After a morning interviewing bright, nervous Linehan Scholar candidates, I found this amazing mid-century modern furniture near campus. When I find cool places like this, I always check in with Gowalla, to record for future reference. I haven’t used the app since my most recent update, and noticed this new “Highlight” feature today when I logged in:
This new interaction ties directly into Norman’s reflective emotional appeal. Interactions are inherently about people. People are inherently about stories and meaning. Gowalla is creating a framework for this human need, resulting in more beautiful interactions. Which is very interesting. Do the attachment of other people’s stories to a place automatically make it more attractive? I live in a 150-year old house. What if, via Gowalla check-ins, I were able to access trivial tidbits about life in this house from the original owners? How interesting would that be, and historically, how valuable? Very, I think. Technology exists in such a format now that we can essentially treat an entire city like a museum exhibit, our smart phones acting as information placards, narrators and data aggregators, providing a window on the past.
I’ll close with this on storytelling, from The Secrets of Good Storytelling: Why We Love a Good Yarn by Jeremy Hsu at the Scientific American:
Psychologists and neuroscientists have recently become fascinated by the human predilection for storytelling. Why does our brain seem to be wired to enjoy stories? And how do the emotional and cognitive effects of a narrative influence our beliefs and real-world decisions?
The answers to these questions seem to be rooted in our history as a
social animal. We tell stories about other people and for other people. Stories help us to keep tabs on what is happening in our communities. The safe, imaginary world of a story may be a kind of training ground, where we can practice interacting with others and learn the customs and rules of society. And stories have a unique power to persuade and motivate, because they appeal to our emotions and capacity for empathy.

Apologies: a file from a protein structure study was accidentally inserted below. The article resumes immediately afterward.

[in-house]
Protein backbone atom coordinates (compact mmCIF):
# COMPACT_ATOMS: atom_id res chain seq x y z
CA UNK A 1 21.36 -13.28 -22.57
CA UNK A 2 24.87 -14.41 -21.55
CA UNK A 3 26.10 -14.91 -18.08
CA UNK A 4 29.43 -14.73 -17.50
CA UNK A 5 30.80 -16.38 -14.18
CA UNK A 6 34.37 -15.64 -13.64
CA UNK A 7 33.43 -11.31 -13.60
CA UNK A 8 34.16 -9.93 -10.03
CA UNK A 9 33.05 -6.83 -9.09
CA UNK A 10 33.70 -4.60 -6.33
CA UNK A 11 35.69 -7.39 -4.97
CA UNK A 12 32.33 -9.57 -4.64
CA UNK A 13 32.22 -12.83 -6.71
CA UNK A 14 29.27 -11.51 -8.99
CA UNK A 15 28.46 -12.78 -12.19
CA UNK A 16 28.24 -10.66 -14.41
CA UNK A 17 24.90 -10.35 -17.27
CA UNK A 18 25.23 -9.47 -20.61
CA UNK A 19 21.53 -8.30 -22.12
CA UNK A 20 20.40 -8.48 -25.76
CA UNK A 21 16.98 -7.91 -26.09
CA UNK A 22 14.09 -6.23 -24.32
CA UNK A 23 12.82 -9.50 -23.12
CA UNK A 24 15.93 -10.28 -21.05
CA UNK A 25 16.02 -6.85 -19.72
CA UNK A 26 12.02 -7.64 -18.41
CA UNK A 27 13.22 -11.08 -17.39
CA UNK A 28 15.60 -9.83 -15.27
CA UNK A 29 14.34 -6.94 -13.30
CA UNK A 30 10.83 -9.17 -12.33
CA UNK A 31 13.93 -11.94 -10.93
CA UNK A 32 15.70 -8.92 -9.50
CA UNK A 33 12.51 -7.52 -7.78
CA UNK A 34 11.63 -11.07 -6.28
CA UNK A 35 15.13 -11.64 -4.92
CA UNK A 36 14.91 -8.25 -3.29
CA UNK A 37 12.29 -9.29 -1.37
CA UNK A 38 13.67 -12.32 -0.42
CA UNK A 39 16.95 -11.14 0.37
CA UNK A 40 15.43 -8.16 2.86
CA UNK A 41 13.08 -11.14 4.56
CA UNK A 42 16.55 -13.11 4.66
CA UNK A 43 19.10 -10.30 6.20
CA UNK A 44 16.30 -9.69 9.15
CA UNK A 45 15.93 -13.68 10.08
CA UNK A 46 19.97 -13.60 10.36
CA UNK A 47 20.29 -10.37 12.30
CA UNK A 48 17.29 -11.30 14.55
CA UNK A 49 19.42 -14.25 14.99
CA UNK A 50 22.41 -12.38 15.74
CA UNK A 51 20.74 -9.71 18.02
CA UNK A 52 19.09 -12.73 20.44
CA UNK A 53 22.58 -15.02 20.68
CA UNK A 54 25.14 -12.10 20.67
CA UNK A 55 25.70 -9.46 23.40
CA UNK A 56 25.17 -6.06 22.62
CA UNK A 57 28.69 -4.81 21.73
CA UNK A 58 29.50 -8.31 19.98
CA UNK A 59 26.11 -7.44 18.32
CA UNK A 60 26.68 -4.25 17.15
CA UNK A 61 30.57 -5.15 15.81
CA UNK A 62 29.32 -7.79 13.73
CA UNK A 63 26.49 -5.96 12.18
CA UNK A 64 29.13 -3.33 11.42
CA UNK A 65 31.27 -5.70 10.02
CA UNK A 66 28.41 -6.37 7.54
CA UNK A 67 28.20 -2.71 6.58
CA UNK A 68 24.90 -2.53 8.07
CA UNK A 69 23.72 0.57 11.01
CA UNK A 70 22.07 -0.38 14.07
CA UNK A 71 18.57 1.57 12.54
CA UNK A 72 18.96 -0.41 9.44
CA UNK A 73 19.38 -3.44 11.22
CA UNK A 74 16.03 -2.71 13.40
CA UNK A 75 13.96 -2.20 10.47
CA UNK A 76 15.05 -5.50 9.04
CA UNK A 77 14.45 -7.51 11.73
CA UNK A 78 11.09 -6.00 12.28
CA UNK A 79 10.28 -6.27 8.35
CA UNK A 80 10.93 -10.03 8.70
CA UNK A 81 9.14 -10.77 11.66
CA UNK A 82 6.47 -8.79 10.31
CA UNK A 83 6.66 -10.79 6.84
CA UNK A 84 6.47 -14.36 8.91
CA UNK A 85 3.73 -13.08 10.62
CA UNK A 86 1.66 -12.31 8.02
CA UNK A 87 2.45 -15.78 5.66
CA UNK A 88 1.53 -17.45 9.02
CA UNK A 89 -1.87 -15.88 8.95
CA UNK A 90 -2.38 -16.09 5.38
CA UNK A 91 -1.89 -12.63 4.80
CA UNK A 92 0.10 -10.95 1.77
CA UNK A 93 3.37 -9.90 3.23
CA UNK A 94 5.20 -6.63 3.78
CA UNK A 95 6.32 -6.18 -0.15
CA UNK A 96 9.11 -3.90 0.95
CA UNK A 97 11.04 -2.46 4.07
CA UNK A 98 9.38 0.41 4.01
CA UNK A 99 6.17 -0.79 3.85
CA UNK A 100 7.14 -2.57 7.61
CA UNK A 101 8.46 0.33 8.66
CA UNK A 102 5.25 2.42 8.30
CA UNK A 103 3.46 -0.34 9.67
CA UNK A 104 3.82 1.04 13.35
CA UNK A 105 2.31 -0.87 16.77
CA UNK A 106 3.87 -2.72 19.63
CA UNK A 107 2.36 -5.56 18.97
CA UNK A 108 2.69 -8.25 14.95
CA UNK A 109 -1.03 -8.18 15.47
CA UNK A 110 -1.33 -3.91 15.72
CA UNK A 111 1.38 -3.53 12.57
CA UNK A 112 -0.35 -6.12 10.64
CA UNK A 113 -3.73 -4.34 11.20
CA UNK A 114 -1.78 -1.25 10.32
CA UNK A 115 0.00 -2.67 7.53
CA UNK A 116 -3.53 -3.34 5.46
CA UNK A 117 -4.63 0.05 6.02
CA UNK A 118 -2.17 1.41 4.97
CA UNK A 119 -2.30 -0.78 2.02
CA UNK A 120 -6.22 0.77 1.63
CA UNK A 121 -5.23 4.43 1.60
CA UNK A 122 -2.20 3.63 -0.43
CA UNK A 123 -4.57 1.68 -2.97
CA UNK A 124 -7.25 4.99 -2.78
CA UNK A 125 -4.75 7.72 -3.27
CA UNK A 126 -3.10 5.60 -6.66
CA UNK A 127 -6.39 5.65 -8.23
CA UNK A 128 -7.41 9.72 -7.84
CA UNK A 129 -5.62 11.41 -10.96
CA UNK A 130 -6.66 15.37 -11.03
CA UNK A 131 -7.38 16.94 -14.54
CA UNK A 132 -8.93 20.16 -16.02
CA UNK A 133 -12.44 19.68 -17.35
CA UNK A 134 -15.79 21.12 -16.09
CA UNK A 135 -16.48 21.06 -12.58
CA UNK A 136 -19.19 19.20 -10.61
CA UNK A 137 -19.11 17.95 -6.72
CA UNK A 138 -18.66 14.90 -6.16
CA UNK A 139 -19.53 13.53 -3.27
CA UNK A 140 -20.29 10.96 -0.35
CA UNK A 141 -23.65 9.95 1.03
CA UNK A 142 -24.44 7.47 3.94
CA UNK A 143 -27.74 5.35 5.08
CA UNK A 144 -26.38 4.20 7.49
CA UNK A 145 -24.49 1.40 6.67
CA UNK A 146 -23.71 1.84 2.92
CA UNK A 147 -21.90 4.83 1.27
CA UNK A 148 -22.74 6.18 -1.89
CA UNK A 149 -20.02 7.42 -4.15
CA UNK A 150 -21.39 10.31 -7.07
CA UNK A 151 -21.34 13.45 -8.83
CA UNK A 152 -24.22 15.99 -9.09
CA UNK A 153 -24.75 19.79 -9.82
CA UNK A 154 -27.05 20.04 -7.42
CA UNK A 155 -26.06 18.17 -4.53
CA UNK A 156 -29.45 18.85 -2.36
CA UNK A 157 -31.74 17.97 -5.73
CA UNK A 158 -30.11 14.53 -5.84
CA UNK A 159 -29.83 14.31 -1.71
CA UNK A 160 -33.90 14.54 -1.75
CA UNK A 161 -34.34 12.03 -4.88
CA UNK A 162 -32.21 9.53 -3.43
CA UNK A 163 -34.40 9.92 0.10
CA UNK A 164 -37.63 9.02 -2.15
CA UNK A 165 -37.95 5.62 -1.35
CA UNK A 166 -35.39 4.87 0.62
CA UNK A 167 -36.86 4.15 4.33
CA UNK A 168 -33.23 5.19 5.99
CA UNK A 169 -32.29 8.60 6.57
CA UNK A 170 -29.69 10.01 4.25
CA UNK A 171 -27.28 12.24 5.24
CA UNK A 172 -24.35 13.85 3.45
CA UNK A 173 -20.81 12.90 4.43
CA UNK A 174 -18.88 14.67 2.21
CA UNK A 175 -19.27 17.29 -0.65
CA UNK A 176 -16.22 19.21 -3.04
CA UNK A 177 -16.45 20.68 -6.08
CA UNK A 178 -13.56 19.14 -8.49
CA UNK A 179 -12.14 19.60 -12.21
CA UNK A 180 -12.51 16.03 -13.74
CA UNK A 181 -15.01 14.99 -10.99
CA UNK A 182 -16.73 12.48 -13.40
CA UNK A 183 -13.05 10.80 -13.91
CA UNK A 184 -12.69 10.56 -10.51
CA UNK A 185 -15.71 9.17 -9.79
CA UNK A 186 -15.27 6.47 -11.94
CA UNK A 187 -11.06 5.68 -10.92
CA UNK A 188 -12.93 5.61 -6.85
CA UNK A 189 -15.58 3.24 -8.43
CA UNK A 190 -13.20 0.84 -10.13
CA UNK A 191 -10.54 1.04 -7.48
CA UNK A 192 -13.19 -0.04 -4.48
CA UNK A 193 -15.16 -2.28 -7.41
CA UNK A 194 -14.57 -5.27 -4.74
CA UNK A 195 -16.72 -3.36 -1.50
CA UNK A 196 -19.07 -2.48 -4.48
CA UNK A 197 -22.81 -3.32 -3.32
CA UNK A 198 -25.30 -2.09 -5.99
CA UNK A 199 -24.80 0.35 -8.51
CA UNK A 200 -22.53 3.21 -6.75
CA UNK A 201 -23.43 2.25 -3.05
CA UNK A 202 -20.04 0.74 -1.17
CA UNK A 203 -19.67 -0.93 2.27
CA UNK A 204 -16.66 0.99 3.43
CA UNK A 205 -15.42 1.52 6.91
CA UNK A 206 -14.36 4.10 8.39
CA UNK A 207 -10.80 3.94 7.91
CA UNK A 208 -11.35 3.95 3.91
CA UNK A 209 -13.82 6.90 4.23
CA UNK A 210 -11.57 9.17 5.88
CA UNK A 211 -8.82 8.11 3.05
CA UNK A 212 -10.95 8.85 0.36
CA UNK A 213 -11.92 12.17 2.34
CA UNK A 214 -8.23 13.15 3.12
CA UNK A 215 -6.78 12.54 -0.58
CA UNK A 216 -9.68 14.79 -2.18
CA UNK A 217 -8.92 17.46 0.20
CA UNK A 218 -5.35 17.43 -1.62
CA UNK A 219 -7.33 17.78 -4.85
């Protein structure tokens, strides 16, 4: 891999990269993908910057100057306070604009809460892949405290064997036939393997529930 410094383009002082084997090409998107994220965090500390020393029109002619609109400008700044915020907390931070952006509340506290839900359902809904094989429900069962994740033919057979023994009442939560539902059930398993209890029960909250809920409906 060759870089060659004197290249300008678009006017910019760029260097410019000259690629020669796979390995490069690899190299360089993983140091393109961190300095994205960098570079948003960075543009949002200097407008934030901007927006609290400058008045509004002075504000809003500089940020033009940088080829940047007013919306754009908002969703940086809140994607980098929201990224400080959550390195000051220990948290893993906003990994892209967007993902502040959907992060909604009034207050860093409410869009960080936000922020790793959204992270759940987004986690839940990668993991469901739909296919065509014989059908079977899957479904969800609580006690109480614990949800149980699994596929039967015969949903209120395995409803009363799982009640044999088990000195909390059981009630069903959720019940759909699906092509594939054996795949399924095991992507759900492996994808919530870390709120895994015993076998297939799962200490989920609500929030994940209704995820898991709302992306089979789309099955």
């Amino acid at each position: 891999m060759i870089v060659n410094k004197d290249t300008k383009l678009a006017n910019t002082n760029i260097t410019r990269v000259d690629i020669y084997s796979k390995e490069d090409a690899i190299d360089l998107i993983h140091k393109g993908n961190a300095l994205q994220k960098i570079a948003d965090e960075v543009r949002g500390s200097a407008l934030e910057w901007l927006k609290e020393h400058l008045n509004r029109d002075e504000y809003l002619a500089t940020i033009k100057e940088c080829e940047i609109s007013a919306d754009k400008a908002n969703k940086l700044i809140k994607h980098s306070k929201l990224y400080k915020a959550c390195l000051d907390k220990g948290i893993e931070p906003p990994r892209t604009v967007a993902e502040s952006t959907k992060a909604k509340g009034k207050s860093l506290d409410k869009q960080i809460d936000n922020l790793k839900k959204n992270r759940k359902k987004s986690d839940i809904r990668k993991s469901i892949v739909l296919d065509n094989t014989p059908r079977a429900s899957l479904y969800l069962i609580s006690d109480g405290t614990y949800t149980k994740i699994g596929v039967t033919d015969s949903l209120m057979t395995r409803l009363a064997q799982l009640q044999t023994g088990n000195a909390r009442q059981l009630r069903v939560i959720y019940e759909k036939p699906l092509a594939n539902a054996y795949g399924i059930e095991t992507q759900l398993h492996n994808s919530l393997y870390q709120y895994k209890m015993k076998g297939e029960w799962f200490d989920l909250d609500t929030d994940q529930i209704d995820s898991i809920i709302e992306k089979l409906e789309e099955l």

But the best stories—those retold through generations and translated into other languages—do more than simply present a believable picture. These tales captivate their audience, whose emotions can be inextricably tied to those of the story’s characters. Such immersion is a state psychologists call “narrative transport.”
Researchers have only begun teasing out the relations among the variables that can initiate narrative transport. A 2004 study by psychologist Melanie C. Green, now at the University of North Carolina at Chapel Hill, showed that prior knowledge and life experience affected the immersive experience. Volunteers read a short story about a gay man attending his college fraternity’s reunion. Those who had friends or family members who were homosexual reported higher transportation, and they also perceived the story events, settings and characters to be more realistic. Transportation was also deeper for participants with past experiences in fraternities or sororities. “Familiarity helps, and a character to identify with helps,” Green explains.